At one of Michelle’s and Caroline’s amazing aid stations.

Running Peddars in April instead of February made a huge difference on many levels: it was simply nicer weather, we started and finished in daylight, and we did not have to run up to our shins in water along that notorious boardwalk near the start. The sunshine definitely helped me in terms of general mood. It was a gorgeous day. Fellow Ely Runners Andy, Allistair and Lisa had already started ahead of me by the time my wave was sent off. I started my race with Ely Runners Tom and Martin (who I have ran a few events with) and his brother in law, Brian.

Utterly gorgeous weather.

Tom is one serious runner at the best of times, so it was not long before he had edged off ahead of the pack, and before long we caught up with Lisa and her friend, Mike. It was nice to run in the group and for the bulk of the the race, I kind of oscillated between Lisa and Mike and Martin and Brian. For the first time, I ran chunks of a longer event alone, with my running buddies in the distance in front and behind me: I enjoyed these periods as much as I did running in their company: I had time to think and to reflect on the fact that this felt better than any Peddars, or in fact any ultra I had ran before in terms of nutrition. Caroline and Michelle were parked up more or less every 7 miles, which was a huge luxury! I didn’t eat too much when we stopped at their cars, but certainly enough to fuel for the miles ahead. I felt so much better for it, and didn’t really start to suffer until around mile 40, which is good going for me!

Physically the terrain was tough. Peddars does have some hills, but nothing too crazy; the main issue was trail that has been muddy and well trodden on, but had baked dry in the sun, making for an uneven and technical run. As a result, by mile 40, the soles of both feet with suffering, my lower back hurt, and I could tell that one big toe nail and both little ones were definitely on the way out. As I type this, the three toenails are black, but they have not fully succumbed and fallen off just yet: they will.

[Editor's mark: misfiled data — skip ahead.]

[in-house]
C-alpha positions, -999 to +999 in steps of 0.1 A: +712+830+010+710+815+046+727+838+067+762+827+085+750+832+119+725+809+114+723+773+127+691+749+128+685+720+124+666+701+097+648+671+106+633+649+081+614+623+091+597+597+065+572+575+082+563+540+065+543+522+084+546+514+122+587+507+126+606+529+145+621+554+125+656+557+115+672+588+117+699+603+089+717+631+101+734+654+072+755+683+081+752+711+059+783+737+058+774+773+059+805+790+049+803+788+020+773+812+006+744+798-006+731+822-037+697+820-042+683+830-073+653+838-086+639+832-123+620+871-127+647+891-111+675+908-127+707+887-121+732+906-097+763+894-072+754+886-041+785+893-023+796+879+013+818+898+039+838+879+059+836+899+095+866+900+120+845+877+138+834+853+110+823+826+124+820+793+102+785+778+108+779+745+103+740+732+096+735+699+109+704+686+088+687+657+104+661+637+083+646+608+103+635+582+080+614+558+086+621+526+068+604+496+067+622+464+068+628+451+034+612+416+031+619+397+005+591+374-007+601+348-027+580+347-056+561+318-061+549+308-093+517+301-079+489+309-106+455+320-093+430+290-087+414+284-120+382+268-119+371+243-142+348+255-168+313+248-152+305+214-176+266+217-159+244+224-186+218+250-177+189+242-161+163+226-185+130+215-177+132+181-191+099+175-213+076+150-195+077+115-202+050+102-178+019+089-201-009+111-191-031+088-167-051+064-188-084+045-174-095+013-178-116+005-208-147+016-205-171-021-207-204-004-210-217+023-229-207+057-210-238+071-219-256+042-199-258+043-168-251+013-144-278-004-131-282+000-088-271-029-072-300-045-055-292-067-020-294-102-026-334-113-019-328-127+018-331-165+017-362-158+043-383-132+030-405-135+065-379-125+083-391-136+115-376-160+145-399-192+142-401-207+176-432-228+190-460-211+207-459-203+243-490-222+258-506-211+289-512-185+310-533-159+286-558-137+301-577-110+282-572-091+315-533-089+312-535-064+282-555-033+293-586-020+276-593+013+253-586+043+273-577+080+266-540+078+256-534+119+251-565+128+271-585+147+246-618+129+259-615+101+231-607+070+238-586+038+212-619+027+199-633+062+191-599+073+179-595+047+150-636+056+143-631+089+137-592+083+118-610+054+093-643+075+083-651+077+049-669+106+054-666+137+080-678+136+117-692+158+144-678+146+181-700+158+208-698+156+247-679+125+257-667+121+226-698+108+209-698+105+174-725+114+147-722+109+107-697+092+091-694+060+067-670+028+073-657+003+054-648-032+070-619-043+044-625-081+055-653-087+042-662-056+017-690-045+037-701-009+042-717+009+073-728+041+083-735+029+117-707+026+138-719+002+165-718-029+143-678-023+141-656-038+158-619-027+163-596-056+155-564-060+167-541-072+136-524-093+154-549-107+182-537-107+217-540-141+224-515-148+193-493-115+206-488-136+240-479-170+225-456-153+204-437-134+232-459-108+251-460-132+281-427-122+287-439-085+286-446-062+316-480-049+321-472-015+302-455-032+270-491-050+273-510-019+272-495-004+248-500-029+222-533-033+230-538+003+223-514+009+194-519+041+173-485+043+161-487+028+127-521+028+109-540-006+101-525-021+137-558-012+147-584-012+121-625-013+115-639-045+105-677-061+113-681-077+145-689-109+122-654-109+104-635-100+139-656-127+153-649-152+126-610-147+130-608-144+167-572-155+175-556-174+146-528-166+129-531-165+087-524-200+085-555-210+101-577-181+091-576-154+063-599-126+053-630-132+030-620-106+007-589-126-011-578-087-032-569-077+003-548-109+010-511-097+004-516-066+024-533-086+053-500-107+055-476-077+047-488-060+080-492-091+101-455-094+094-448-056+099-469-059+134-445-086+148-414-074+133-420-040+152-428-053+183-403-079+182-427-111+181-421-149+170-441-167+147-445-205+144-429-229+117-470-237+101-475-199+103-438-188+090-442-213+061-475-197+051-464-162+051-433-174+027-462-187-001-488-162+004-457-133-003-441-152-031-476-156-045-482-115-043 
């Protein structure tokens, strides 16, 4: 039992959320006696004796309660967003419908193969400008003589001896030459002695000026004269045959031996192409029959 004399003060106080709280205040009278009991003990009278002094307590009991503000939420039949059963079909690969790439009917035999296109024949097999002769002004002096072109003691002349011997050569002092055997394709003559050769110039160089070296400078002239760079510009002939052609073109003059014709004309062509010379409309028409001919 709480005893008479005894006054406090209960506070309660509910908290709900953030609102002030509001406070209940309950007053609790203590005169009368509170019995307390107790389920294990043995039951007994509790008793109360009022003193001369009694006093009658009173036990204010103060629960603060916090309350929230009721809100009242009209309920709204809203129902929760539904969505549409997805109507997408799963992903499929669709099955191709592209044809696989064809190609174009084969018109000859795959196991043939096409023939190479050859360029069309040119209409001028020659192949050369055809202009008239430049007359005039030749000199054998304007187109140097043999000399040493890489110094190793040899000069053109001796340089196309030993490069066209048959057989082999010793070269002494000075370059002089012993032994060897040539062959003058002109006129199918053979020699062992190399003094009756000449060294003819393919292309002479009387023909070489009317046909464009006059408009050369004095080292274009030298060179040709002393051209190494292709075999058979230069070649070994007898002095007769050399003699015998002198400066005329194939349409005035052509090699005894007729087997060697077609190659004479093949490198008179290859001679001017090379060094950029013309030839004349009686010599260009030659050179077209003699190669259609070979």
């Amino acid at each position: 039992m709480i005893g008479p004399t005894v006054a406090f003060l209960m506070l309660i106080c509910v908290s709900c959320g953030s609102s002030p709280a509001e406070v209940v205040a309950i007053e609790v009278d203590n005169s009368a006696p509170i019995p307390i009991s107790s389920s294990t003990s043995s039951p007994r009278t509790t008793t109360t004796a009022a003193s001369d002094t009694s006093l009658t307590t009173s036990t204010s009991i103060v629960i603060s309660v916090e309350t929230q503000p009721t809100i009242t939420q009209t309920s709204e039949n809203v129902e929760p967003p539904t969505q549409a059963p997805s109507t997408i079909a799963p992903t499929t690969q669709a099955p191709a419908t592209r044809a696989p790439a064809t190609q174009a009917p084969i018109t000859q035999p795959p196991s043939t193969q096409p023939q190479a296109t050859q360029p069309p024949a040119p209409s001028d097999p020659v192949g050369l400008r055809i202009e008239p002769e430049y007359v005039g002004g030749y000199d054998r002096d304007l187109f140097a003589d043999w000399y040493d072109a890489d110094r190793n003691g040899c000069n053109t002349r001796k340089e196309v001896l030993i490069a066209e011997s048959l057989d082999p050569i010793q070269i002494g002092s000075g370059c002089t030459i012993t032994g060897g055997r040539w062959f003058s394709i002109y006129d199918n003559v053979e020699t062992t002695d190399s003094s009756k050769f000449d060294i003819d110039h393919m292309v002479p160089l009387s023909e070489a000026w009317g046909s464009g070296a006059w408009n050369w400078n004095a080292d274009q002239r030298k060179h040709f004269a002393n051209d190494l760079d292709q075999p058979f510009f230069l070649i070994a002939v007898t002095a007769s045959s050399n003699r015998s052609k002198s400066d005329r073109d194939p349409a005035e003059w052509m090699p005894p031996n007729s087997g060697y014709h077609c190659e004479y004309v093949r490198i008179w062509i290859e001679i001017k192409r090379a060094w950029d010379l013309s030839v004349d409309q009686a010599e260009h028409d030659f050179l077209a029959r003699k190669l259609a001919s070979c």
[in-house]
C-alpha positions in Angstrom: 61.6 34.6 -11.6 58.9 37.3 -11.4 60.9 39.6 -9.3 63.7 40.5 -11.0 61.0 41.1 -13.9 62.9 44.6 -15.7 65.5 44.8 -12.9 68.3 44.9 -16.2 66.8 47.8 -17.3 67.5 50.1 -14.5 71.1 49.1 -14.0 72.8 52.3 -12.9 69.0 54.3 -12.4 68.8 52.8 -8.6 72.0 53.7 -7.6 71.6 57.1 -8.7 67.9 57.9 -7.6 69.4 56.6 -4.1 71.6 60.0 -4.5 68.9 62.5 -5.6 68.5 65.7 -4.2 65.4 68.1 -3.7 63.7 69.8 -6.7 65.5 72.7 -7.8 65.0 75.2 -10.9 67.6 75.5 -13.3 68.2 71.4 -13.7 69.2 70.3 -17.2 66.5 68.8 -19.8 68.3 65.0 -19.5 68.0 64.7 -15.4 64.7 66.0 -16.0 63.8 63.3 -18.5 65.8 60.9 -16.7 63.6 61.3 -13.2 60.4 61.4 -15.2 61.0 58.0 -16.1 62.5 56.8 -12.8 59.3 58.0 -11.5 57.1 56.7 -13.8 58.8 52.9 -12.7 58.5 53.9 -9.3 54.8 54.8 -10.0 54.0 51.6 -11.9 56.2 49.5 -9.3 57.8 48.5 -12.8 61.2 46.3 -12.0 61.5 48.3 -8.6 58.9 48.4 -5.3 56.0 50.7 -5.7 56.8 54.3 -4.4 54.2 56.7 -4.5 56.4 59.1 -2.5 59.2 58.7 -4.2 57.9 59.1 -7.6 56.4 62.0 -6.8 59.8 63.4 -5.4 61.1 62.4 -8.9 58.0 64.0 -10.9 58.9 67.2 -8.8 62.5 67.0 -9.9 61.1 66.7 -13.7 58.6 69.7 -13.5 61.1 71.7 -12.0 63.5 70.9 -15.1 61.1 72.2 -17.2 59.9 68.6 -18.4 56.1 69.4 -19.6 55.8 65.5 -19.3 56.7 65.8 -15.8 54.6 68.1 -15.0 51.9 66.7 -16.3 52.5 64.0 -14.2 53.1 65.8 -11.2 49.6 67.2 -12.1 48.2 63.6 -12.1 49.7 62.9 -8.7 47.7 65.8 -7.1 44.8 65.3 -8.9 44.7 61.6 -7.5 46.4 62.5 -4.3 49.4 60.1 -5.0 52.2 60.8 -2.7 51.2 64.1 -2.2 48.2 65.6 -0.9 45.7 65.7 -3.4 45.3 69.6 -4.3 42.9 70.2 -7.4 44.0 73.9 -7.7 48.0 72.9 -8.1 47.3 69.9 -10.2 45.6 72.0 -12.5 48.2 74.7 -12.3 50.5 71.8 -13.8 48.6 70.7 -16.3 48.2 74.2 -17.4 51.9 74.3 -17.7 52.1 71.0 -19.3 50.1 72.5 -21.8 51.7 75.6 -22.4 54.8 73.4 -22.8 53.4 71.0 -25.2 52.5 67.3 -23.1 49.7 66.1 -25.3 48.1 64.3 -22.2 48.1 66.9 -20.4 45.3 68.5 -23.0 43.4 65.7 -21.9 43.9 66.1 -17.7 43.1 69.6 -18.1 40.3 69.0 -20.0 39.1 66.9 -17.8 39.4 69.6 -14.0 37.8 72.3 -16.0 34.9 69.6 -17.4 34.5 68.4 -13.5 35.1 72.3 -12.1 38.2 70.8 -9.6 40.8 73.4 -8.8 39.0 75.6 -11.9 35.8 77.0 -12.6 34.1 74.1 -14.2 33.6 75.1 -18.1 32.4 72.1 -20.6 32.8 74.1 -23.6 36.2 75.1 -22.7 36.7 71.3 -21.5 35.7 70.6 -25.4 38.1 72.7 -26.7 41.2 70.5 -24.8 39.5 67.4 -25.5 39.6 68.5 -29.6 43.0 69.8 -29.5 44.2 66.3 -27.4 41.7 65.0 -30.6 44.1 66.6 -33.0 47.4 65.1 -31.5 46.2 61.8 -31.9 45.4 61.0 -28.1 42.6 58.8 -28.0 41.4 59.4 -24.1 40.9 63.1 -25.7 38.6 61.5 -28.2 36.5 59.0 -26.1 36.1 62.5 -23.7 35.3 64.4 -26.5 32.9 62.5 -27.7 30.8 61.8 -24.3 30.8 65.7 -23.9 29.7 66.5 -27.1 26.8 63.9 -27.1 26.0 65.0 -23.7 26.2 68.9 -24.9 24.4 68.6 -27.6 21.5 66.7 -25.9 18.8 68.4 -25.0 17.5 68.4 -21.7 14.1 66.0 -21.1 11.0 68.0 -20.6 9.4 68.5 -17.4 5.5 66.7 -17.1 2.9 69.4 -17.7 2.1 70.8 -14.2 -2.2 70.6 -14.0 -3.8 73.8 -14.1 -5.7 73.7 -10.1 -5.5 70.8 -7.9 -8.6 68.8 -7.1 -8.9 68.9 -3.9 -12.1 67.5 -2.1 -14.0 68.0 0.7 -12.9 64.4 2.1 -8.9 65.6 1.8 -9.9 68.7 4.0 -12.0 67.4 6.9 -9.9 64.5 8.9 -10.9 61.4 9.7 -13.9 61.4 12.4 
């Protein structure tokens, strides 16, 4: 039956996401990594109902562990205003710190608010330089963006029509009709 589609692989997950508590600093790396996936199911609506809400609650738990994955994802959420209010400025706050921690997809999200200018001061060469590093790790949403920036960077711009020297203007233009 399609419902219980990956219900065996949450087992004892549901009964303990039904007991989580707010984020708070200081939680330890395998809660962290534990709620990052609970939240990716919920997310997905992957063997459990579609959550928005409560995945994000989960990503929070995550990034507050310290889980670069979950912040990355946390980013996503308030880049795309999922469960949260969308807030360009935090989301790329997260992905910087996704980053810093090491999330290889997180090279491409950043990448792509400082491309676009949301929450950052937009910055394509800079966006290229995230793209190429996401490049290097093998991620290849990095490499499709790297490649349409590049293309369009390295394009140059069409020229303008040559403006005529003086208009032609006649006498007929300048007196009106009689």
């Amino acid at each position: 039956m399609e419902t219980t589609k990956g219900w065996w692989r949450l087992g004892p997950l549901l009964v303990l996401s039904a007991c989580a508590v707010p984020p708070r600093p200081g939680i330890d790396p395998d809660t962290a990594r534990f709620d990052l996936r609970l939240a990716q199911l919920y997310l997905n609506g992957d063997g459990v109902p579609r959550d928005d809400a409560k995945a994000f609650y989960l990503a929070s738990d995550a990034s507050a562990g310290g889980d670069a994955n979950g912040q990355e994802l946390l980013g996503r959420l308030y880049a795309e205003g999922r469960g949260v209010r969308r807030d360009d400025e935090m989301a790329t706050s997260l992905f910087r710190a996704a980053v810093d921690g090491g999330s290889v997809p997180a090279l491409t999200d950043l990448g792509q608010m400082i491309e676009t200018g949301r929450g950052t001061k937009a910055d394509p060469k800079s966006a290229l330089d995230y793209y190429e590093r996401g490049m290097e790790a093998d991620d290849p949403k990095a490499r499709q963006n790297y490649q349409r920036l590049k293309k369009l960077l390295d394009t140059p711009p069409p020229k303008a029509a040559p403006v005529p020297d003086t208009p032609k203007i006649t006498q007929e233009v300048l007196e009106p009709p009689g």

In the latter stages of the race, I found myself alone with Martin. His brother in law had pressed well ahead: highly impressive given his furthest distance to date had been a marathon. Martin is easy and fun company at these times, and we talked about family, food, work, and running. Martin can also be quite motivating, saying the right things just when you are starting to dip mentally.

I finished the race with Martin, and together we took in the slow downhill towards the coast, with the noticeable sea breeze from around mile 45, which disguised what was for me going to be a decent case of sunburn! The final mile involved road running as we entered and ran though Holme-next-the-Sea. As we approached the beach to rip our pages out of ‘the book’, I couldn’t help but feel disappointment mixed with elation. At my past two Peddars, when ripping out the page, it was dark, with the crashing of the sea in my ears: it was a dramatic and exciting way to finish the race. This time, it was a clear, sunny day: no drama, but still the same level of relief.